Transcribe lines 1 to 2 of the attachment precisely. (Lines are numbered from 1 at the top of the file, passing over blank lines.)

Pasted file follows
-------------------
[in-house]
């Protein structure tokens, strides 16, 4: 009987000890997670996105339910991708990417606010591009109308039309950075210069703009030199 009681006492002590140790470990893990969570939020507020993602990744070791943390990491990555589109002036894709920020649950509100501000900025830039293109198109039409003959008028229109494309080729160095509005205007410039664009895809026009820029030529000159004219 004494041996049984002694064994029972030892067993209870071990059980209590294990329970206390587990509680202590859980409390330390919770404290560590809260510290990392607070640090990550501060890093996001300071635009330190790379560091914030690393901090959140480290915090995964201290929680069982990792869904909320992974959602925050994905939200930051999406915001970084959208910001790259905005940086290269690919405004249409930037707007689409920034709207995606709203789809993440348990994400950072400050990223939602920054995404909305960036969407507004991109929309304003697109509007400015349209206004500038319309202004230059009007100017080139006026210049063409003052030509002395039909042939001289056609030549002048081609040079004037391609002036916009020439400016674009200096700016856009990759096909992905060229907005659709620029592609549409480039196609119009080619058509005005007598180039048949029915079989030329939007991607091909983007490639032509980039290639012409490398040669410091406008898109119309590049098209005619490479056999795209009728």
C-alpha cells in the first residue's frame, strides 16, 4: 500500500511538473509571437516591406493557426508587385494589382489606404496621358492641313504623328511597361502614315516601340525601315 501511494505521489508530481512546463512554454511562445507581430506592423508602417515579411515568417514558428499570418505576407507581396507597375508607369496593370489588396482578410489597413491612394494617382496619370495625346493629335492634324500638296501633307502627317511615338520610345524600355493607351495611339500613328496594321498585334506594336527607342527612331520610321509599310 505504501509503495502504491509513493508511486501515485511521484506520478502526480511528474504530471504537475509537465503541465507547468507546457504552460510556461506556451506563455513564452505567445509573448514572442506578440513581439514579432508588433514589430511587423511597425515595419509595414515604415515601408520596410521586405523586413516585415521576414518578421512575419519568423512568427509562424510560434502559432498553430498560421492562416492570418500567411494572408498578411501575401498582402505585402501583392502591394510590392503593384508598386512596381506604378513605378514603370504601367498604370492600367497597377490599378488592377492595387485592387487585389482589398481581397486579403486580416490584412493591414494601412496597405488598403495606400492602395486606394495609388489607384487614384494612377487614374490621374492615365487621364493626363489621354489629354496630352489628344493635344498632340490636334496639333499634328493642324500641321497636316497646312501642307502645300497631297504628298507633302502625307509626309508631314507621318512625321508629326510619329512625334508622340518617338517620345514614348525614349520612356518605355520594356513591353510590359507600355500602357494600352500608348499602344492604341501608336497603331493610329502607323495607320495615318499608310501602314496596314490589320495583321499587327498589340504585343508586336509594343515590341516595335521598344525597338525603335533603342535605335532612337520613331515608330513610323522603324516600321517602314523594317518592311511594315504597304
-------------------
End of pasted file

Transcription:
[in-house]
């Protein structure tokens, strides 16, 4: 009987000890997670996105339910991708990417606010591009109308039309950075210069703009030199 009681006492002590140790470990893990969570939020507020993602990744070791943390990491990555589109002036894709920020649950509100501000900025830039293109198109039409003959008028229109494309080729160095509005205007410039664009895809026009820029030529000159004219 004494041996049984002694064994029972030892067993209870071990059980209590294990329970206390587990509680202590859980409390330390919770404290560590809260510290990392607070640090990550501060890093996001300071635009330190790379560091914030690393901090959140480290915090995964201290929680069982990792869904909320992974959602925050994905939200930051999406915001970084959208910001790259905005940086290269690919405004249409930037707007689409920034709207995606709203789809993440348990994400950072400050990223939602920054995404909305960036969407507004991109929309304003697109509007400015349209206004500038319309202004230059009007100017080139006026210049063409003052030509002395039909042939001289056609030549002048081609040079004037391609002036916009020439400016674009200096700016856009990759096909992905060229907005659709620029592609549409480039196609119009080619058509005005007598180039048949029915079989030329939007991607091909983007490639032509980039290639012409490398040669410091406008898109119309590049098209005619490479056999795209009728």